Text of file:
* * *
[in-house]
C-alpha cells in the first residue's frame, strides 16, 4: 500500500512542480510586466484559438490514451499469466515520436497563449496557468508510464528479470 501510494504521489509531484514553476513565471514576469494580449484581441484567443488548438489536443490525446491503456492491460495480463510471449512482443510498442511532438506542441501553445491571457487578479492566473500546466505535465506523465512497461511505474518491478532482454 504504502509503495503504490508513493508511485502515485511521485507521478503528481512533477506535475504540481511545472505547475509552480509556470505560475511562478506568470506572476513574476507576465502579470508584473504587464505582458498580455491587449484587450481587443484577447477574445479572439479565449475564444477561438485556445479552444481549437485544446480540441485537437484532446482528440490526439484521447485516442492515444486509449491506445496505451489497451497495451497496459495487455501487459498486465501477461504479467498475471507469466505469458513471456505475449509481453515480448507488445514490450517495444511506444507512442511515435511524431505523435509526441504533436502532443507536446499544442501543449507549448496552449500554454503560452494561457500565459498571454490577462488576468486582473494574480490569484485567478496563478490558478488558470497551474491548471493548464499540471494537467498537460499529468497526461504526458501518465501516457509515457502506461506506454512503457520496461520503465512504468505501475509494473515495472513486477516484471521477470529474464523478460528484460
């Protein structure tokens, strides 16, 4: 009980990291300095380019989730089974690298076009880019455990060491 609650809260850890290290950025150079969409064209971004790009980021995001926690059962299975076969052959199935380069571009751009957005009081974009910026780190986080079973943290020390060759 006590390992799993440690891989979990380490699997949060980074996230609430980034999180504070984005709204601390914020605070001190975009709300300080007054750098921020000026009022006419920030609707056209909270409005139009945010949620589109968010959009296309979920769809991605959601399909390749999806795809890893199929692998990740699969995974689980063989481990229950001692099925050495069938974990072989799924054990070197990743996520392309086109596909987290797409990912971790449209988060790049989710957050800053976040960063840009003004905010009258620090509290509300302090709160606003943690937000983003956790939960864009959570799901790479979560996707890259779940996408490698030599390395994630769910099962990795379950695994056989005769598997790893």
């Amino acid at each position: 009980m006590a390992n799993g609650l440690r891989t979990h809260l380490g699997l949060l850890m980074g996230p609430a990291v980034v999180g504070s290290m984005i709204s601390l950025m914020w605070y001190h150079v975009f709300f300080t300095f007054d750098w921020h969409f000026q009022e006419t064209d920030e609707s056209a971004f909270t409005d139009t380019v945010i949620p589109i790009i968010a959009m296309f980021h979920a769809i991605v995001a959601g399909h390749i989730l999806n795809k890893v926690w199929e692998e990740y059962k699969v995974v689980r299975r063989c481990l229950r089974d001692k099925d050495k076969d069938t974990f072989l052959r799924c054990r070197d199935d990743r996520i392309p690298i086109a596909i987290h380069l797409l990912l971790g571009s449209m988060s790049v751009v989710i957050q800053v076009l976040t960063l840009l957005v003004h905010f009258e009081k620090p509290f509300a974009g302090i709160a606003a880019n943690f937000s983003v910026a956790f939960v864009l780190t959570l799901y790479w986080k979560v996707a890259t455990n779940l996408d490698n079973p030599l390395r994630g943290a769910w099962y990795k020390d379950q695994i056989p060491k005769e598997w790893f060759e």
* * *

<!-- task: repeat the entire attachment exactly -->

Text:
[in-house]
C-alpha cells in the first residue's frame, strides 16, 4: 500500500512542480510586466484559438490514451499469466515520436497563449496557468508510464528479470 501510494504521489509531484514553476513565471514576469494580449484581441484567443488548438489536443490525446491503456492491460495480463510471449512482443510498442511532438506542441501553445491571457487578479492566473500546466505535465506523465512497461511505474518491478532482454 504504502509503495503504490508513493508511485502515485511521485507521478503528481512533477506535475504540481511545472505547475509552480509556470505560475511562478506568470506572476513574476507576465502579470508584473504587464505582458498580455491587449484587450481587443484577447477574445479572439479565449475564444477561438485556445479552444481549437485544446480540441485537437484532446482528440490526439484521447485516442492515444486509449491506445496505451489497451497495451497496459495487455501487459498486465501477461504479467498475471507469466505469458513471456505475449509481453515480448507488445514490450517495444511506444507512442511515435511524431505523435509526441504533436502532443507536446499544442501543449507549448496552449500554454503560452494561457500565459498571454490577462488576468486582473494574480490569484485567478496563478490558478488558470497551474491548471493548464499540471494537467498537460499529468497526461504526458501518465501516457509515457502506461506506454512503457520496461520503465512504468505501475509494473515495472513486477516484471521477470529474464523478460528484460
């Protein structure tokens, strides 16, 4: 009980990291300095380019989730089974690298076009880019455990060491 609650809260850890290290950025150079969409064209971004790009980021995001926690059962299975076969052959199935380069571009751009957005009081974009910026780190986080079973943290020390060759 006590390992799993440690891989979990380490699997949060980074996230609430980034999180504070984005709204601390914020605070001190975009709300300080007054750098921020000026009022006419920030609707056209909270409005139009945010949620589109968010959009296309979920769809991605959601399909390749999806795809890893199929692998990740699969995974689980063989481990229950001692099925050495069938974990072989799924054990070197990743996520392309086109596909987290797409990912971790449209988060790049989710957050800053976040960063840009003004905010009258620090509290509300302090709160606003943690937000983003956790939960864009959570799901790479979560996707890259779940996408490698030599390395994630769910099962990795379950695994056989005769598997790893």
């Amino acid at each position: 009980m006590a390992n799993g609650l440690r891989t979990h809260l380490g699997l949060l850890m980074g996230p609430a990291v980034v999180g504070s290290m984005i709204s601390l950025m914020w605070y001190h150079v975009f709300f300080t300095f007054d750098w921020h969409f000026q009022e006419t064209d920030e609707s056209a971004f909270t409005d139009t380019v945010i949620p589109i790009i968010a959009m296309f980021h979920a769809i991605v995001a959601g399909h390749i989730l999806n795809k890893v926690w199929e692998e990740y059962k699969v995974v689980r299975r063989c481990l229950r089974d001692k099925d050495k076969d069938t974990f072989l052959r799924c054990r070197d199935d990743r996520i392309p690298i086109a596909i987290h380069l797409l990912l971790g571009s449209m988060s790049v751009v989710i957050q800053v076009l976040t960063l840009l957005v003004h905010f009258e009081k620090p509290f509300a974009g302090i709160a606003a880019n943690f937000s983003v910026a956790f939960v864009l780190t959570l799901y790479w986080k979560v996707a890259t455990n779940l996408d490698n079973p030599l390395r994630g943290a769910w099962y990795k020390d379950q695994i056989p060491k005769e598997w790893f060759e």